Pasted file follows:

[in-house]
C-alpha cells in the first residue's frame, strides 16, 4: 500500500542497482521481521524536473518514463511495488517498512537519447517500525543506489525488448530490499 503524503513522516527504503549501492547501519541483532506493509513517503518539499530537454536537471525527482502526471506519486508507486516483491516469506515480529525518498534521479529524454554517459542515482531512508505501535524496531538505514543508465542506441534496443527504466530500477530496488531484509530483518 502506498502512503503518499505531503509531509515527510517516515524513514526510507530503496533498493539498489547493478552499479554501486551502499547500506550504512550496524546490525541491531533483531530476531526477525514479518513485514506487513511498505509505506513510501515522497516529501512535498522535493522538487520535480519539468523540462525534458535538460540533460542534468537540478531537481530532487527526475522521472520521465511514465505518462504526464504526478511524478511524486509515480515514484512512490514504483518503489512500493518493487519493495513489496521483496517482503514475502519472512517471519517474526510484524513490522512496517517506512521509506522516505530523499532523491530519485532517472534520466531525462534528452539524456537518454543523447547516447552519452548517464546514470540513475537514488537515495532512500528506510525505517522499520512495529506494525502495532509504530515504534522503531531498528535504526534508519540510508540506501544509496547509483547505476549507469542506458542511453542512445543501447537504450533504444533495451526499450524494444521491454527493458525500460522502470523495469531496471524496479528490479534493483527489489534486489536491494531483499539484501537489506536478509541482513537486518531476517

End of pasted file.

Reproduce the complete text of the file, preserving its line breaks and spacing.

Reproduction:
[in-house]
C-alpha cells in the first residue's frame, strides 16, 4: 500500500542497482521481521524536473518514463511495488517498512537519447517500525543506489525488448530490499 503524503513522516527504503549501492547501519541483532506493509513517503518539499530537454536537471525527482502526471506519486508507486516483491516469506515480529525518498534521479529524454554517459542515482531512508505501535524496531538505514543508465542506441534496443527504466530500477530496488531484509530483518 502506498502512503503518499505531503509531509515527510517516515524513514526510507530503496533498493539498489547493478552499479554501486551502499547500506550504512550496524546490525541491531533483531530476531526477525514479518513485514506487513511498505509505506513510501515522497516529501512535498522535493522538487520535480519539468523540462525534458535538460540533460542534468537540478531537481530532487527526475522521472520521465511514465505518462504526464504526478511524478511524486509515480515514484512512490514504483518503489512500493518493487519493495513489496521483496517482503514475502519472512517471519517474526510484524513490522512496517517506512521509506522516505530523499532523491530519485532517472534520466531525462534528452539524456537518454543523447547516447552519452548517464546514470540513475537514488537515495532512500528506510525505517522499520512495529506494525502495532509504530515504534522503531531498528535504526534508519540510508540506501544509496547509483547505476549507469542506458542511453542512445543501447537504450533504444533495451526499450524494444521491454527493458525500460522502470523495469531496471524496479528490479534493483527489489534486489536491494531483499539484501537489506536478509541482513537486518531476517